On Thursday and Friday UVic hosted Lisa Nakamura, Collegiate Professor from the University of Michigan, to speak about her research on Digital Media and Race, Gender and Sexuality. Nakamura has been writing about digital media since 1994. While she has written several books about race and the internet, some of her shorter pieces focus on things like “The Racialization of Labour in World of Warcraft”. In order to feel qualified to write about platforms like World of Warcraft, she spent hours playing the game herself.

On Thursday, Nakamura’s talk was titled “The Digital Afterlife of This Bridge Called My Back: Women of Color, Feminism and the Internet”. She began by giving a brief overview of the book and explained why it matters so much.

As an anthology that prioritized written work by women of colour, This Bridge Called My Back responded to the whitewashing of feminism long before movements like the #SolidarityIsForWhiteWomen hashtag began to highlight the problem. This book also introduced the concept of intersectionality, which has since become a key element of feminist theory.

Unfortunately, since it’s original publication the groundbreaking collection has struggled to remain in print. According to Wikipedia,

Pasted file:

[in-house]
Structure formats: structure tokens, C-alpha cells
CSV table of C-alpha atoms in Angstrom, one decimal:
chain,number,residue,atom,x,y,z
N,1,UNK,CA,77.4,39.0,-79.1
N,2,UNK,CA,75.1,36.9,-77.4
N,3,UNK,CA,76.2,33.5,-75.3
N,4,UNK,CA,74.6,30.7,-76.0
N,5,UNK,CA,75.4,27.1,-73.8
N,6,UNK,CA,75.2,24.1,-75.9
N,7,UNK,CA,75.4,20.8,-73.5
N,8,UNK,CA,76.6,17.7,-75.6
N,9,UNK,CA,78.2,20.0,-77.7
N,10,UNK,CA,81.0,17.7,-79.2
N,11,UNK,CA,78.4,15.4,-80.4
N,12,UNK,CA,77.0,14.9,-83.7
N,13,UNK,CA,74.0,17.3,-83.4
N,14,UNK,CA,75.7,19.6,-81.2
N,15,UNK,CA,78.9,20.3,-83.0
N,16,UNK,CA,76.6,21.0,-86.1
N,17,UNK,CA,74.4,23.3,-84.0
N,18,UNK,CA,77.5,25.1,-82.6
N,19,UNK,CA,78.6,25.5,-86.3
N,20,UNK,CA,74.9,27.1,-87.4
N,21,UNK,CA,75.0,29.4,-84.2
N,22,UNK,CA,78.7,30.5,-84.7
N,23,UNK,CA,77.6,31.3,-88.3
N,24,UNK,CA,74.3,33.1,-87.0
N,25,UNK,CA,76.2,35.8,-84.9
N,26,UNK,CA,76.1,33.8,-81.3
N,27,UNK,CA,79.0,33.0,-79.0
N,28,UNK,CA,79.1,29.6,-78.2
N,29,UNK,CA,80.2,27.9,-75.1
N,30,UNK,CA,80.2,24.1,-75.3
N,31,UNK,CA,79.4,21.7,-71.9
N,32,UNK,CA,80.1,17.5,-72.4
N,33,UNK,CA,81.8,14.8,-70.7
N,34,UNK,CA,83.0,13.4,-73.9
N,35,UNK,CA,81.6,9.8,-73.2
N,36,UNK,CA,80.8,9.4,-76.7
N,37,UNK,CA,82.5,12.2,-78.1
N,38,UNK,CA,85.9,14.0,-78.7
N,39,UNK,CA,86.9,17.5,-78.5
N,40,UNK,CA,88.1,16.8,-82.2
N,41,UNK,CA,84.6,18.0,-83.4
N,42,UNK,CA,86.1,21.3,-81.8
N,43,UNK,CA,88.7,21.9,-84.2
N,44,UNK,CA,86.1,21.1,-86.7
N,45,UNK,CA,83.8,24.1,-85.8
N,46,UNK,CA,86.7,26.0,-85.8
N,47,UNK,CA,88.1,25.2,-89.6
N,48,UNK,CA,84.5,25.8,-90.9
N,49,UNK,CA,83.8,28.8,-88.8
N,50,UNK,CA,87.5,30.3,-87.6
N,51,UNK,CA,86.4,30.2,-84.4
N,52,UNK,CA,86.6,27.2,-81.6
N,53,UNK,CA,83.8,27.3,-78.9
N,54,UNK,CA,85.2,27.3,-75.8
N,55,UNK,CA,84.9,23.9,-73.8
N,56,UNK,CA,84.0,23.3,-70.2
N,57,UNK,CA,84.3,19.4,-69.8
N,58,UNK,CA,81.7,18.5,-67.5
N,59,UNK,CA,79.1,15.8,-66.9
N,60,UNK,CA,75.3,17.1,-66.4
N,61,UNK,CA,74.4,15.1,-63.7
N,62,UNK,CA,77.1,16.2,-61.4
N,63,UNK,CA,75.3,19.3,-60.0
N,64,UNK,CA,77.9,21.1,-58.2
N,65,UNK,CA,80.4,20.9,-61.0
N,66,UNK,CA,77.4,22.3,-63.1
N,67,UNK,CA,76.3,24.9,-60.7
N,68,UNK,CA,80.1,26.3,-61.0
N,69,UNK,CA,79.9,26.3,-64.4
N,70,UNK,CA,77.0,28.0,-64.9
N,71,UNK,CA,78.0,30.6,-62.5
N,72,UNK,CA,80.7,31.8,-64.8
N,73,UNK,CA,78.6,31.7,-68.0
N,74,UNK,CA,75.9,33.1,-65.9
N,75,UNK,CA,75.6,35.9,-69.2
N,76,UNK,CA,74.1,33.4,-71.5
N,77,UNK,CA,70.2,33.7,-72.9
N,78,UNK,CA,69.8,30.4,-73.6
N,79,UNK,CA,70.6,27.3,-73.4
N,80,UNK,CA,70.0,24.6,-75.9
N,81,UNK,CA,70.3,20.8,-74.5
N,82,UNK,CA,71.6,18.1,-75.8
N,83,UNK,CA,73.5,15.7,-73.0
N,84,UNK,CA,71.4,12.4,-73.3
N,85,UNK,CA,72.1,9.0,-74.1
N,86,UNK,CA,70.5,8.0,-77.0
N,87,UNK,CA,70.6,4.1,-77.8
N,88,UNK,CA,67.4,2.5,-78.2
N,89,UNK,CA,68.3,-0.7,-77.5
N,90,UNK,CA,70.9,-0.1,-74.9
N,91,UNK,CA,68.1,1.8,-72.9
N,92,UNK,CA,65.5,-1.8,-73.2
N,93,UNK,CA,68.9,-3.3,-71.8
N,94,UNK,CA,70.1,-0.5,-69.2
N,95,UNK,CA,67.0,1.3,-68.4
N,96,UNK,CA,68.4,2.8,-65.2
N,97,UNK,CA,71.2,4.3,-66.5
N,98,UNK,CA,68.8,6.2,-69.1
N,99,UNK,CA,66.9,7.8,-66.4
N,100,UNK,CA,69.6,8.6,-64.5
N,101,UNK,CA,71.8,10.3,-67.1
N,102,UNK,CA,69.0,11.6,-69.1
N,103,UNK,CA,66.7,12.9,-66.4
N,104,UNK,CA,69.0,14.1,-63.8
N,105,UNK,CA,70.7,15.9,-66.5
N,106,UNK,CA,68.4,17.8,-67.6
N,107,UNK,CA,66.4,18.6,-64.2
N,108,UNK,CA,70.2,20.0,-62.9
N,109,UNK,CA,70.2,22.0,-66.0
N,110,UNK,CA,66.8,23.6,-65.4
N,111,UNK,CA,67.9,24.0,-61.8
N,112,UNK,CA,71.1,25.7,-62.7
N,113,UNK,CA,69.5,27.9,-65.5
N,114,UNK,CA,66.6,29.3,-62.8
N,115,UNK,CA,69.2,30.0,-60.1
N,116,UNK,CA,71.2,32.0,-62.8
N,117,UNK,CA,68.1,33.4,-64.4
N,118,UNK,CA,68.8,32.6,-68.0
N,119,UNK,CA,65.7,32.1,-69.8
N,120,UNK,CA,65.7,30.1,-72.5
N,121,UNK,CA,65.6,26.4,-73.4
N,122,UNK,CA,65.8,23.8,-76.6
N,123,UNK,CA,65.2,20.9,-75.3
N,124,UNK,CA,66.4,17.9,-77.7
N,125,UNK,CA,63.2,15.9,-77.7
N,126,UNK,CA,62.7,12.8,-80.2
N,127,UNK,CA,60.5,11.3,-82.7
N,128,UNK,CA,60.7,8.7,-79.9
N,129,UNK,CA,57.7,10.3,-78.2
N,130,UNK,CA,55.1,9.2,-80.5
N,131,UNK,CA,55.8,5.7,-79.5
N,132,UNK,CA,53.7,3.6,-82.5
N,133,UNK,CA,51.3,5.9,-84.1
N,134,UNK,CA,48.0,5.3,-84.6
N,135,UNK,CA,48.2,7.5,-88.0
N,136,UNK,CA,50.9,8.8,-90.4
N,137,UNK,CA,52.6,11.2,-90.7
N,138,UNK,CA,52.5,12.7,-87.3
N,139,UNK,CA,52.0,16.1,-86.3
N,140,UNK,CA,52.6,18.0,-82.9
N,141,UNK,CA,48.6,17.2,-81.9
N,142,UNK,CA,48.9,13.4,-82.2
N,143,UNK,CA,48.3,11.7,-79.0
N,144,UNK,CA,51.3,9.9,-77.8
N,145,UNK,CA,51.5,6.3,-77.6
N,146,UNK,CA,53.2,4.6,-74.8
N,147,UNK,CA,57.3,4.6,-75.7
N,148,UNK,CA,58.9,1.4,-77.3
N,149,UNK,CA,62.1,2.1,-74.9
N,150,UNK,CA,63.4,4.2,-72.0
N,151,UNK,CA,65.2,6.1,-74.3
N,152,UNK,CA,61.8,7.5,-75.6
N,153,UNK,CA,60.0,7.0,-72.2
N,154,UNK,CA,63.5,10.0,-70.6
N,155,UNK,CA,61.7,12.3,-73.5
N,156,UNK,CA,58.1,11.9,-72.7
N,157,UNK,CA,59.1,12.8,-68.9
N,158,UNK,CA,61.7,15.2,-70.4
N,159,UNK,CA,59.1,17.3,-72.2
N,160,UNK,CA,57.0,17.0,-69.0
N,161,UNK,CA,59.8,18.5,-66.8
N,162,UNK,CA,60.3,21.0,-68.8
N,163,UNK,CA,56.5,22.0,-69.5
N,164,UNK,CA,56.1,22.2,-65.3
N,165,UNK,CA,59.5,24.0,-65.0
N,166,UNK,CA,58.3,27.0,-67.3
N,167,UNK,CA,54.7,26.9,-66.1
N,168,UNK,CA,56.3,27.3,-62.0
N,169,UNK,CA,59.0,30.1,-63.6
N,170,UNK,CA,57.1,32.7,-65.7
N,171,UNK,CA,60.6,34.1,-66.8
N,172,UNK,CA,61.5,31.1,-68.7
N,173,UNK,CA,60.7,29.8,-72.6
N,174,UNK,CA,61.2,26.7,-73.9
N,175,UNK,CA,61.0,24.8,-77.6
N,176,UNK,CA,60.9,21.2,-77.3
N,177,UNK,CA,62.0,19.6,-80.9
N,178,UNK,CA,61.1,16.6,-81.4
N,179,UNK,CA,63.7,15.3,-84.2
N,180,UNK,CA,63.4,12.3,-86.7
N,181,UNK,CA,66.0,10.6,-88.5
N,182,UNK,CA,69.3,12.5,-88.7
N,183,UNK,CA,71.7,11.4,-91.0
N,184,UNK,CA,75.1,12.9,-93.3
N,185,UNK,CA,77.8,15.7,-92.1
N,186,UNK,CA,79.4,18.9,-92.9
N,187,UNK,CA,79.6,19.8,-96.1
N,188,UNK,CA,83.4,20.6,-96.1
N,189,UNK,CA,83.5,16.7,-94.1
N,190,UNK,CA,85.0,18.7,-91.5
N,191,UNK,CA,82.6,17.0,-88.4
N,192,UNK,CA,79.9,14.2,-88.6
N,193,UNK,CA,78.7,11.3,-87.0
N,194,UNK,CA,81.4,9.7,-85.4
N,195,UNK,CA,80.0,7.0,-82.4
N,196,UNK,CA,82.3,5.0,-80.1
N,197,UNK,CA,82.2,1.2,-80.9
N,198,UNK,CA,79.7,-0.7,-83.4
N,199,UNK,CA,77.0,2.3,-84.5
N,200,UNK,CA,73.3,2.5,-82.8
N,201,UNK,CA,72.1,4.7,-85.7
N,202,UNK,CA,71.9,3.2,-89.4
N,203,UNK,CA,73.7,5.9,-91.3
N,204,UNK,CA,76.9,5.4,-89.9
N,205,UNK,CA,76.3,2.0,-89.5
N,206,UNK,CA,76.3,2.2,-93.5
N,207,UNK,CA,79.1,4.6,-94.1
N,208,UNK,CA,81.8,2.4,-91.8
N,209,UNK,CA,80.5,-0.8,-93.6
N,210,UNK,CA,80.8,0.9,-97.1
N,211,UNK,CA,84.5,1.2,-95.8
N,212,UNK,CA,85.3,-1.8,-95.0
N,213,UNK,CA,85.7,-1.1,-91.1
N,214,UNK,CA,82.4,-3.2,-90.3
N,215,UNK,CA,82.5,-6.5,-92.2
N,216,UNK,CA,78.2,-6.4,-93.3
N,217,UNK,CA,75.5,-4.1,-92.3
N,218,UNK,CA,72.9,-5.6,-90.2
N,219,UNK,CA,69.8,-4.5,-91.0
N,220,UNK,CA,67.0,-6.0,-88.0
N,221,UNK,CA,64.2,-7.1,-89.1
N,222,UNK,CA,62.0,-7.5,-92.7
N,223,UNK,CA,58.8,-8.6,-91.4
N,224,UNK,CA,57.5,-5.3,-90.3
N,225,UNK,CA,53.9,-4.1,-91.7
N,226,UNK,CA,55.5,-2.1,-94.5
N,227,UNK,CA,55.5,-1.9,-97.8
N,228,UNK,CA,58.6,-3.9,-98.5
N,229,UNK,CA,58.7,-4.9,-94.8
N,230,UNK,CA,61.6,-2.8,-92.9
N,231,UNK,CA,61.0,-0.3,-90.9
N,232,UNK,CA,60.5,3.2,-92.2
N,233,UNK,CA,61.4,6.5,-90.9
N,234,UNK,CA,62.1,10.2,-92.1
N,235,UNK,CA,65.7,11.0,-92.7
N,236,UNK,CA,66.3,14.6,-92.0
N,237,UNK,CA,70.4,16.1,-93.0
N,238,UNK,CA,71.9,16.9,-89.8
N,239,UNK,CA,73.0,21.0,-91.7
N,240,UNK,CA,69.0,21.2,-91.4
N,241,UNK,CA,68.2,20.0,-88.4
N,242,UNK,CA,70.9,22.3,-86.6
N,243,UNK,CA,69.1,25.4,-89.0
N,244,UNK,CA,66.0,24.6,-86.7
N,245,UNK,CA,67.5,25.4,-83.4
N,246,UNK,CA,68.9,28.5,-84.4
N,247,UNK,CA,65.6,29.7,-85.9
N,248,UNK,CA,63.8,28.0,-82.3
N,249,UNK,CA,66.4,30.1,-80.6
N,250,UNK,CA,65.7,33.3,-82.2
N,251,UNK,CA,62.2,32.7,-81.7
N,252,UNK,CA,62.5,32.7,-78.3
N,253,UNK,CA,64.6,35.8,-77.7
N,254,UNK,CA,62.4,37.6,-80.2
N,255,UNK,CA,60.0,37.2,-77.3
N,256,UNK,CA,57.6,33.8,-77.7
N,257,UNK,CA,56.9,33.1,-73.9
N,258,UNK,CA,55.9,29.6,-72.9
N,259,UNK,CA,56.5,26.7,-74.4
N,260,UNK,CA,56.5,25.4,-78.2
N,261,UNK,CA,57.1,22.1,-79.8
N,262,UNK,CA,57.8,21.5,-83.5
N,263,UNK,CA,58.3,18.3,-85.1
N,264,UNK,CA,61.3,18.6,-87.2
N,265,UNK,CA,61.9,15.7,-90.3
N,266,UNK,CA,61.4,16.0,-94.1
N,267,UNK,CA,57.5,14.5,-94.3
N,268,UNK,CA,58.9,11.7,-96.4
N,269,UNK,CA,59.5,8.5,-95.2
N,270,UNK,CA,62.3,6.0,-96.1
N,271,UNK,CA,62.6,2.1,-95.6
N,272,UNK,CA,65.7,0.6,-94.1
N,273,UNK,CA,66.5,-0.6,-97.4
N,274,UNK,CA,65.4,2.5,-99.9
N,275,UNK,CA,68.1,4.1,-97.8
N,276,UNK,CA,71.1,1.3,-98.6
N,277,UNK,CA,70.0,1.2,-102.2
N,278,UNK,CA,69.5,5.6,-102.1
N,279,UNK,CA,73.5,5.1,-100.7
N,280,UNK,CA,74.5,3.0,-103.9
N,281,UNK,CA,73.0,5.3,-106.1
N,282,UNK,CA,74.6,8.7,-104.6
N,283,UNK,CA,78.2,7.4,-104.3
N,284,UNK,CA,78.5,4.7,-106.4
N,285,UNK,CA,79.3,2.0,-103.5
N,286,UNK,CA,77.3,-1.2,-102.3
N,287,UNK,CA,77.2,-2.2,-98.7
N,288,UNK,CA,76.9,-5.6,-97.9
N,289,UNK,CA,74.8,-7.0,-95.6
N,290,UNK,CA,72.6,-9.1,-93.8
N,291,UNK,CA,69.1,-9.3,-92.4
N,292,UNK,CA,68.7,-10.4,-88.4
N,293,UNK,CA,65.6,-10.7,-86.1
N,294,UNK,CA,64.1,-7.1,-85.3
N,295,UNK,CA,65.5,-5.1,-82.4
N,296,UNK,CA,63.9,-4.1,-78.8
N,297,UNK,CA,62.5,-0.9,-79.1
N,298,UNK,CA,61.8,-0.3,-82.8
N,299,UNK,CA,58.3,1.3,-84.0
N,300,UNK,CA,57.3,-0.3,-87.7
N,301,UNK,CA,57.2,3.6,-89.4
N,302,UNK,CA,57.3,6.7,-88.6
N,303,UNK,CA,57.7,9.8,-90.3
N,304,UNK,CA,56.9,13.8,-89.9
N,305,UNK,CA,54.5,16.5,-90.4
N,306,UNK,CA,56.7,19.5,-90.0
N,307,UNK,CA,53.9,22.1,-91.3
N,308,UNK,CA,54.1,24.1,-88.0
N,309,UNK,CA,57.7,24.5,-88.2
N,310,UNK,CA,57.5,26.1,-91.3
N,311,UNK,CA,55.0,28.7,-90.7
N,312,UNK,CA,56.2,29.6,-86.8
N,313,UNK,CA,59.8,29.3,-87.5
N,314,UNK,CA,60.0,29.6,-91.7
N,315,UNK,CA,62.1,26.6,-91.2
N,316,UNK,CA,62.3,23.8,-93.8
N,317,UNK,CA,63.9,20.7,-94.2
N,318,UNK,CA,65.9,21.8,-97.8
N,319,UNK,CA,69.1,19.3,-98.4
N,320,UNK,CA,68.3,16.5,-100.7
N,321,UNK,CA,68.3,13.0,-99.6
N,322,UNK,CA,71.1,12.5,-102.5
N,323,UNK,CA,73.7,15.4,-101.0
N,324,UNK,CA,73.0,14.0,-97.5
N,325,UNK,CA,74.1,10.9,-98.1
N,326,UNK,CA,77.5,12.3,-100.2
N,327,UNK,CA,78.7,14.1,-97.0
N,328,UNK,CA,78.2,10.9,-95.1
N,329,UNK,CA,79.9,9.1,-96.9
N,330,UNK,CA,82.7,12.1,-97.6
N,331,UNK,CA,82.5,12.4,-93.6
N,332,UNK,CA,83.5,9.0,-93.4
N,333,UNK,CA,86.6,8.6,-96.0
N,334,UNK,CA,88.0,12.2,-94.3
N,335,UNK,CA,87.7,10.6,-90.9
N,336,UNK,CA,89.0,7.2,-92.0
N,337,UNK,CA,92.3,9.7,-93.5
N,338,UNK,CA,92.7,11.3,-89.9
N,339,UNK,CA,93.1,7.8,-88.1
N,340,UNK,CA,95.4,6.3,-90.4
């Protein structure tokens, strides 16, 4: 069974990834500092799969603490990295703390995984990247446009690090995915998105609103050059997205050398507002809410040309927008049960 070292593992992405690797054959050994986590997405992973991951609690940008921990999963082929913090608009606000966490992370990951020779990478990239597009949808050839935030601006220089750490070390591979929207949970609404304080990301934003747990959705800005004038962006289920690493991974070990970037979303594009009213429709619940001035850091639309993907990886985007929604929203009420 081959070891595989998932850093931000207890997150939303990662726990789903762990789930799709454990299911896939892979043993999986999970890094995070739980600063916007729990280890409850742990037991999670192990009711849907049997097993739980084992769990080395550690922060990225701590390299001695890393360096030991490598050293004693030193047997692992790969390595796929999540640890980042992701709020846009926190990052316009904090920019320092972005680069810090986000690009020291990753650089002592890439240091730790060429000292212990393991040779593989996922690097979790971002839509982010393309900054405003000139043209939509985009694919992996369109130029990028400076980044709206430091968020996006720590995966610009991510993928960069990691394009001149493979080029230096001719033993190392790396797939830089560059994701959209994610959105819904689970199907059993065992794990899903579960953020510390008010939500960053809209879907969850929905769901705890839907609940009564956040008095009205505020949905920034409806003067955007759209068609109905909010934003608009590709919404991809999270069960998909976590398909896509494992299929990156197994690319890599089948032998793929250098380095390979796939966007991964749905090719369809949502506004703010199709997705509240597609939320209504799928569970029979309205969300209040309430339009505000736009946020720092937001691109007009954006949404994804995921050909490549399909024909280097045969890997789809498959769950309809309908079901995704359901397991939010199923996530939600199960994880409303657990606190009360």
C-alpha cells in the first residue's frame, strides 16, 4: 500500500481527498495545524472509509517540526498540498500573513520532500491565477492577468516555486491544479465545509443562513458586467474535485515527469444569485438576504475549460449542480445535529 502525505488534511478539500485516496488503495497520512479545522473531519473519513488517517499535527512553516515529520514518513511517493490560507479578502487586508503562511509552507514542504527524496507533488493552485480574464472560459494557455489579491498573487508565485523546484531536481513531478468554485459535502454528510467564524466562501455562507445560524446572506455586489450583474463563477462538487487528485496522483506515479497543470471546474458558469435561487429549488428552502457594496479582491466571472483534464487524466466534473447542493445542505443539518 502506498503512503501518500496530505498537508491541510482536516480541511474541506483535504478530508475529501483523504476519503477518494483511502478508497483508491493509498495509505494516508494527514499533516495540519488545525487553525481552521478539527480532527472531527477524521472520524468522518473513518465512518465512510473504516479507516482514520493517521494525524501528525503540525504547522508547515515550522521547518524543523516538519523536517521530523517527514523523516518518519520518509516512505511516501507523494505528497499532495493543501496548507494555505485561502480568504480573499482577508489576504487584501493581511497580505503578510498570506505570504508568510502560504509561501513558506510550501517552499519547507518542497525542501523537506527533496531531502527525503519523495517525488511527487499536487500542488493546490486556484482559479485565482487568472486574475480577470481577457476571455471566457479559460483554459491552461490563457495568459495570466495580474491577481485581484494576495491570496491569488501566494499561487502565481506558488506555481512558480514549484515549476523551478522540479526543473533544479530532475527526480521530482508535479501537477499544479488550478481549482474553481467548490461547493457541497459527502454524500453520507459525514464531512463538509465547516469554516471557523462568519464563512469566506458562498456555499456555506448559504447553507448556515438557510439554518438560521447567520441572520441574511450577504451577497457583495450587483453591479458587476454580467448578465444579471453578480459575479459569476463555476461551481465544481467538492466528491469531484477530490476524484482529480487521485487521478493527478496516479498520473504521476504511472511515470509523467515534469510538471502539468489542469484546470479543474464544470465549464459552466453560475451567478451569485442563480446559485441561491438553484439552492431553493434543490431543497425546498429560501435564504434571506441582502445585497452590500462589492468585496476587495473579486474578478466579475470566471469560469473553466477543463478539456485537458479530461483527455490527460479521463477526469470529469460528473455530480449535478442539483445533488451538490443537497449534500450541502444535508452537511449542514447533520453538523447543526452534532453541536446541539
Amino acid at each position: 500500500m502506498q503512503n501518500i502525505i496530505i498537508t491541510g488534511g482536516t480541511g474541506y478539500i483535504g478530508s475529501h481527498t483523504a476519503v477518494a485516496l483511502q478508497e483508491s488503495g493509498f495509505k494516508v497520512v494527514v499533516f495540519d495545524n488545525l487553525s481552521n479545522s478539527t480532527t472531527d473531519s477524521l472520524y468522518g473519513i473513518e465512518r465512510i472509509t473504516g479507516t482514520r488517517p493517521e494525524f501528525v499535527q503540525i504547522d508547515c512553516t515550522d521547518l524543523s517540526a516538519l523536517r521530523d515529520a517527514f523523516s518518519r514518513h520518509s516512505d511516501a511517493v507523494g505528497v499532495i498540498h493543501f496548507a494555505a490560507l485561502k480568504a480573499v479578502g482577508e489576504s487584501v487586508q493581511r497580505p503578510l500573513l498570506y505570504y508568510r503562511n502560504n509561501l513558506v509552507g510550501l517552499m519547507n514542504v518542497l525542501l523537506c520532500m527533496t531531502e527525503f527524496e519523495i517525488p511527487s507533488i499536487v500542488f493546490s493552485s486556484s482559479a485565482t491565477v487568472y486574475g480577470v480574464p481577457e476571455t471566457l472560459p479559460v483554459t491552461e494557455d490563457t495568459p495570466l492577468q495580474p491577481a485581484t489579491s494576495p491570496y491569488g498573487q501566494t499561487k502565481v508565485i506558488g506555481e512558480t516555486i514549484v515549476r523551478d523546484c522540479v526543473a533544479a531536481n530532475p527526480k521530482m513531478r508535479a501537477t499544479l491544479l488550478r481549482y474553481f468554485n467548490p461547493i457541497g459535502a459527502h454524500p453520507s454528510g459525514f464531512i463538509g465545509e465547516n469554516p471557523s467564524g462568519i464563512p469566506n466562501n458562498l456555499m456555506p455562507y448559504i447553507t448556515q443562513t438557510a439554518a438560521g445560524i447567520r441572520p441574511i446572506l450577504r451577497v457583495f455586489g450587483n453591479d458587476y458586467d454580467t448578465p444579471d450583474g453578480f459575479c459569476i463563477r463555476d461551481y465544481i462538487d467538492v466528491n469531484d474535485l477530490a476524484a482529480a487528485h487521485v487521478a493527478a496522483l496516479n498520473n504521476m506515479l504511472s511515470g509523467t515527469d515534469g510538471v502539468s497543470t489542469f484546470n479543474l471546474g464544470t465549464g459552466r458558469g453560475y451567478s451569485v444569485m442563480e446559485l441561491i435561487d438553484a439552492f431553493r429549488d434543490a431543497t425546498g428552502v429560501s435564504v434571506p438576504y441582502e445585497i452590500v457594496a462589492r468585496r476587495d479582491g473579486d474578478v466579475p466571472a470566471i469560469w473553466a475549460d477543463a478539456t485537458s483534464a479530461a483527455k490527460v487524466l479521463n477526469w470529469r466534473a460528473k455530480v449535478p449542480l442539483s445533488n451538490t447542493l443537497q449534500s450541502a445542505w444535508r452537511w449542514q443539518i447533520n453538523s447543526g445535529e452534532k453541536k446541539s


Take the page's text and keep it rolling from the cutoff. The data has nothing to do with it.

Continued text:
“The anthology was first published in 1981 by Persephone Press, and the second edition was published in 1983 by Kitchen Table: Women of Color Press. The book was out in its third edition, published by Third Woman Press, until 2008, when its contract with Third Woman Press expired and it went out of print.”

The book’s struggle to remain in print made it an “artificially scarce commodity” and drove up the price. At its inflated price, the book’s authors might even have been unable to afford their own work.

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2 Broke Girls, S4E13 “And the Great Unwashed”: A TV Review

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Between the two titular characters [pun never intended] it should be plainly apparent to you all by now that Caroline is my favourite. Even if Max wasn’t as unfunny and abrasive as I personally find her the former heiress to the Channing fortune is still brimming with just the right amount of optimism and grim awareness about the reality of life to charm anyone. That being said she’s hasn’t received a lot of character work this season and I actually believe the show has been poorer for it.

“And the Great Unwashed” is all about Caroline trying to figure out who she is, or rather, who she wants to be. That sounds deep, I realize, especially for an episode of 2 Broke Girls, but stay with me. Is she a waitress? If she is, what does that mean for the one-time rich girl? Continue reading

The Internet and Mob Justice

On January 16th, a pet supply worker was fired for a racist tirade on a blog. On the 13th of the same month, Iron Mountain Daily News blacklisted a freelance writer after she was revealed using racial slurs. On the 11th of this month, a juvenile justice employ in Kentucky was fired for racist and violent postings on his Facebook wall.

Nothing surprising at first glance.

With ever-increasing social consciousness and public focus on modern-day racism in the past year, it’s nothing shocking that a person would be fired for getting caught making bigoted claims. Only these folks weren’t caught- they were exposed.